• I will also move the two hangar bay doors to another panel, to get them away from the fire pumps.
    • The breakers on FPP that serve the two fire pumps are 35 amps. Do they also have to handle locked rotor current for their individual motor?


    Do I have to abandon this scheme, and try to find a way to get the fire pumps each connected to a separate breaker upstream of the main and on a different vertical section than the main?
    Attached Images Attached Images
    Charles E. Beck, P.E., Seattle
    Comments based on 2017 NEC unless otherwise noted.

  2. #2
    Join Date
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    I don't have a copy of 2017 so I am basing this on 2014---------I am sorting through your situation but one piece that stands out is the locked rotor current is only based on the largest motor plus the jockey pumps. You wouldn't have to include both fire pumps LRC the way I read this section. This value also does not apply to conductor sizing as you have mentioned.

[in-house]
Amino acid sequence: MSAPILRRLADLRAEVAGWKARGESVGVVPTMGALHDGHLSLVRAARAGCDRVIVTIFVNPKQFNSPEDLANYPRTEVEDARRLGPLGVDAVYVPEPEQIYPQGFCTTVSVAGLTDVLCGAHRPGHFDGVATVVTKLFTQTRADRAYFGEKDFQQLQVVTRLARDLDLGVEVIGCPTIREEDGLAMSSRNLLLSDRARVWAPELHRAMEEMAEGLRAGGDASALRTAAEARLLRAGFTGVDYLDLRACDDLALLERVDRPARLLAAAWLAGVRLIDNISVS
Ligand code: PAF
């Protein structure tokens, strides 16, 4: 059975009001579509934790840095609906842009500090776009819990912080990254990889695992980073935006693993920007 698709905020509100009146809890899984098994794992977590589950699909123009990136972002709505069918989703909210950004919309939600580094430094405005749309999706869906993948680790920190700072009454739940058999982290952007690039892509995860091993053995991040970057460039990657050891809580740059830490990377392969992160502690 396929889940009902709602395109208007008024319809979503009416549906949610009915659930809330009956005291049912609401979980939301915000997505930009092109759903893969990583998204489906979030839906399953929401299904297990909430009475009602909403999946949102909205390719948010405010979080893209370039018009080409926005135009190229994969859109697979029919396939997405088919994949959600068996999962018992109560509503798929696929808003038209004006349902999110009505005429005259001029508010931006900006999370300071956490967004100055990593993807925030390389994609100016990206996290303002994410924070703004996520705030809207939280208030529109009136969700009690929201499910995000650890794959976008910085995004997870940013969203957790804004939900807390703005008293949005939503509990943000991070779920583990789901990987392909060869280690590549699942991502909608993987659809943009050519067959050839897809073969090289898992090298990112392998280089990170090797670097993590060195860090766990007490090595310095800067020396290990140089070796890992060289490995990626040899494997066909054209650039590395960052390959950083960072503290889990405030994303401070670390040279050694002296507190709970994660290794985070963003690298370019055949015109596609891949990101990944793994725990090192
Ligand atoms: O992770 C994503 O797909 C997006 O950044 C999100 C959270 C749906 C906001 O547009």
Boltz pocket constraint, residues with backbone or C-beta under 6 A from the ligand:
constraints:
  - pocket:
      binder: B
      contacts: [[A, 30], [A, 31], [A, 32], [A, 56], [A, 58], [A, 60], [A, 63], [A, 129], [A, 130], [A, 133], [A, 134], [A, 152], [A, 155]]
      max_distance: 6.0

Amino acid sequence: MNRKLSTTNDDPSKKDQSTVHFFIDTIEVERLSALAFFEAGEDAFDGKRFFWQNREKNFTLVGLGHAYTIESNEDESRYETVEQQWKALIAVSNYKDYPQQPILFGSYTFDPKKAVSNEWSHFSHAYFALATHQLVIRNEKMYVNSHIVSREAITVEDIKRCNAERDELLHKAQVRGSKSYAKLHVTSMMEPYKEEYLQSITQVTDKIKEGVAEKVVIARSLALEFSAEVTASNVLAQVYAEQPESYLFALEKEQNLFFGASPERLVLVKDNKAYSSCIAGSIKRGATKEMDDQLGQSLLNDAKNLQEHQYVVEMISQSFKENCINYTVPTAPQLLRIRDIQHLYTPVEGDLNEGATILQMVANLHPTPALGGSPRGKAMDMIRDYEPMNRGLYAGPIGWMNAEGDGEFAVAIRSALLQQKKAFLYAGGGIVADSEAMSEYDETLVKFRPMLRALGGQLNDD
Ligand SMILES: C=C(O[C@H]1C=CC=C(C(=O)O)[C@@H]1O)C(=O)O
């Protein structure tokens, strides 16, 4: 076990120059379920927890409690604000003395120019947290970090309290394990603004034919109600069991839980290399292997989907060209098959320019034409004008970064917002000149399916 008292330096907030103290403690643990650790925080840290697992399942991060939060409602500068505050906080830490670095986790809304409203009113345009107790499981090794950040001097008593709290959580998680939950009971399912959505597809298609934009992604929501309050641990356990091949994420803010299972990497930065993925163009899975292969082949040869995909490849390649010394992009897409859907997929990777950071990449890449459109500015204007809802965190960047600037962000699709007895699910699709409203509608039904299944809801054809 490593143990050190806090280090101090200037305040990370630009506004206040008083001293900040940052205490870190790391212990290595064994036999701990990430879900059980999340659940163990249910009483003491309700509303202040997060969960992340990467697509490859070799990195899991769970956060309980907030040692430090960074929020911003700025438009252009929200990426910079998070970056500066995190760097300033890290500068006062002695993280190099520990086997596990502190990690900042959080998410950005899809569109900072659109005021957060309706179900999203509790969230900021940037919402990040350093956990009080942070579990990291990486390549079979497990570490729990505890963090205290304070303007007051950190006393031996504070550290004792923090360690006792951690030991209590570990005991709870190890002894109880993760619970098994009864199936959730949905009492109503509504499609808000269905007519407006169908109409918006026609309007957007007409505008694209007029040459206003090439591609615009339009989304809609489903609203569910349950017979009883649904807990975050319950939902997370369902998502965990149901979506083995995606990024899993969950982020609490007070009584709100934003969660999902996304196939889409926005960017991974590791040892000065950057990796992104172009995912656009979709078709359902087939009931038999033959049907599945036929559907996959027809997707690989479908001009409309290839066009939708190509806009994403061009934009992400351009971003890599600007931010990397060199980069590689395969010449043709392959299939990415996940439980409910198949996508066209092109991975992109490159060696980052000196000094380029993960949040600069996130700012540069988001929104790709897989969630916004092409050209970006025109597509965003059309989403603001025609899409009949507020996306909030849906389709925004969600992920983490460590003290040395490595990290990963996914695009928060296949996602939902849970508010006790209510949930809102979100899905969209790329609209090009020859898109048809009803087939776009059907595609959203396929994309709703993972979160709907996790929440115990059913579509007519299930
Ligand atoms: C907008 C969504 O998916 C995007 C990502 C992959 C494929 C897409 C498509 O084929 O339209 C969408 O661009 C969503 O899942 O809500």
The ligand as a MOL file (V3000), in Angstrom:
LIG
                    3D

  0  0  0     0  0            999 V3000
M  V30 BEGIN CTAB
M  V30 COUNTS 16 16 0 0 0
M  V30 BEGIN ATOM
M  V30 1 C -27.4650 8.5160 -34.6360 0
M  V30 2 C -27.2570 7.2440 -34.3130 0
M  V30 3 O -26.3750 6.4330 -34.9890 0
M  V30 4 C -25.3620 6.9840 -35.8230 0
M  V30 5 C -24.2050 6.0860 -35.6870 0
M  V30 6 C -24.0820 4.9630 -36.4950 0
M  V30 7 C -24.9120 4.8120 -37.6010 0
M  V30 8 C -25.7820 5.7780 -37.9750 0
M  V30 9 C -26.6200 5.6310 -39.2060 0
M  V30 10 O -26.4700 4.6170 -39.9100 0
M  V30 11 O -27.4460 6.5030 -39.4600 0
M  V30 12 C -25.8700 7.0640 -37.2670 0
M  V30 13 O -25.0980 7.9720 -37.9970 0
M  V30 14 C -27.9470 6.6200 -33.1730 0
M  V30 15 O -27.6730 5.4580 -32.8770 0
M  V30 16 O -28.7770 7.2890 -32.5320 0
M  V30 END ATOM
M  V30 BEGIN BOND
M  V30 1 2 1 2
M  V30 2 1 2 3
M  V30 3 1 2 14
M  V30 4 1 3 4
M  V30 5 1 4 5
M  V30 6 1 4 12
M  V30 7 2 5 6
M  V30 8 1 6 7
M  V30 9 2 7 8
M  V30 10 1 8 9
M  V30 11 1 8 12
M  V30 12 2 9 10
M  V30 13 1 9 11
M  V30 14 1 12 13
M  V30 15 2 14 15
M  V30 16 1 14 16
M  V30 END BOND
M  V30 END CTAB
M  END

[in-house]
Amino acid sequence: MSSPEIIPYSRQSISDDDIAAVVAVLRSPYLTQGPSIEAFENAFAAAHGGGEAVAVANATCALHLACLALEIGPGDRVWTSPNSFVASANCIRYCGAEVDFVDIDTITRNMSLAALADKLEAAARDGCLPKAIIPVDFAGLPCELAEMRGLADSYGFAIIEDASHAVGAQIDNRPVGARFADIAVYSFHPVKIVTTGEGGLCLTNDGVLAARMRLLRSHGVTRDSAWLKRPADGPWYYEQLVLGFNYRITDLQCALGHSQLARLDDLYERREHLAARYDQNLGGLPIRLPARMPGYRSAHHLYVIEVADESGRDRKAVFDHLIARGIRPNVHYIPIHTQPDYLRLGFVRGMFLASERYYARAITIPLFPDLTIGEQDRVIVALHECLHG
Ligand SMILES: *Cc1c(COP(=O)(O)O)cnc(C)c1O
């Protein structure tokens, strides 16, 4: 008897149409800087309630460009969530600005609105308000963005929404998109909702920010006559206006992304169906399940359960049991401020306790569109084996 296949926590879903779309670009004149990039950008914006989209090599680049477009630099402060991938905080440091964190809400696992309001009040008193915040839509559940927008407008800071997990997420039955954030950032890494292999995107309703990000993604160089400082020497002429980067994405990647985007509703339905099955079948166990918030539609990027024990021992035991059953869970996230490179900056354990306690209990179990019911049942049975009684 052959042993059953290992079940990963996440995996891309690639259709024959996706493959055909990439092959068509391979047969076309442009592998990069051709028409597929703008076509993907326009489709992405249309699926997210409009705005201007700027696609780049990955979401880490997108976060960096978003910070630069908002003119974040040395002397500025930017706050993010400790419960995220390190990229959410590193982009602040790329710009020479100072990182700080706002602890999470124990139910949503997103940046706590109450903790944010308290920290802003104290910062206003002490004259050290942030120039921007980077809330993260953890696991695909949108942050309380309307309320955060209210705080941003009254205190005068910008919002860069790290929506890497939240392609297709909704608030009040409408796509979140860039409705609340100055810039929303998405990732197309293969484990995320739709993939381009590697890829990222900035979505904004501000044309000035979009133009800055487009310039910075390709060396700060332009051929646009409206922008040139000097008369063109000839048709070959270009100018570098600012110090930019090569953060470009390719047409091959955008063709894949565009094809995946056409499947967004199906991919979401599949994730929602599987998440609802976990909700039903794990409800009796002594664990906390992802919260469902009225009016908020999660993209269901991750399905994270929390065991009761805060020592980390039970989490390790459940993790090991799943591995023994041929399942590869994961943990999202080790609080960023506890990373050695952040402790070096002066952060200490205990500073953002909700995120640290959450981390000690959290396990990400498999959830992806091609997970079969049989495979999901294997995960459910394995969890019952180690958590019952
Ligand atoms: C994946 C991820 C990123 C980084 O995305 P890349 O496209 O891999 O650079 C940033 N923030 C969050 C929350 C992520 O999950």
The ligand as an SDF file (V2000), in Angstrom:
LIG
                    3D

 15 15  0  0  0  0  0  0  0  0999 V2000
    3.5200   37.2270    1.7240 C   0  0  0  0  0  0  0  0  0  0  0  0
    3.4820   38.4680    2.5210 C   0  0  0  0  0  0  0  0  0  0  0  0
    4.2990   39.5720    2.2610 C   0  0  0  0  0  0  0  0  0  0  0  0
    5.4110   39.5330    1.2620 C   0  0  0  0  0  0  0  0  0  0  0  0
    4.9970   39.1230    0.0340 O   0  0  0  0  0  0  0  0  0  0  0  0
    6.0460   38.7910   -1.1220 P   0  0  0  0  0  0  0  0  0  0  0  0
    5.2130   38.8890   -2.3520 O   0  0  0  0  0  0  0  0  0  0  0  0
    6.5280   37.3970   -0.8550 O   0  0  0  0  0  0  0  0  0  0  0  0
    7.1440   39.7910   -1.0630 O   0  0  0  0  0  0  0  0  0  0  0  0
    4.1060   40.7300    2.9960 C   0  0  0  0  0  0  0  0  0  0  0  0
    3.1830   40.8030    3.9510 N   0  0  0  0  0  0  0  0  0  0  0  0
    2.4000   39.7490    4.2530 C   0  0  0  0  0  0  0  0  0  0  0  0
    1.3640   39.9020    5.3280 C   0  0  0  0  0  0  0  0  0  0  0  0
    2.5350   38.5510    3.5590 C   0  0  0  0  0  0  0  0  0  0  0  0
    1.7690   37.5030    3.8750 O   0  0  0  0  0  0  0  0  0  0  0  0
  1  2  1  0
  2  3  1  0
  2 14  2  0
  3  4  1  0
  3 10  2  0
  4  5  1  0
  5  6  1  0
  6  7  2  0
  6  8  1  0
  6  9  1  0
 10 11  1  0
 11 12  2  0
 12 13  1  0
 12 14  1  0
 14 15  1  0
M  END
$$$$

3. #3
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    Thanks, LIM. But I will have to disagree. NEC 695.3(A) says that the power source has to be "capable of carrying indefinitely the sum of the locked rotor current of the fire pump motor(s) and the pressure maintenance pump motor(s) and the full load current of the associated fire pump accessory equipment." That is in 2017, but is not indicated as being a revision from 2014. Even so, that only impacts the degree of the problem, not the nature of the problem.
    Charles E. Beck, P.E., Seattle
    Comments based on 2017 NEC unless otherwise noted.

  4. #4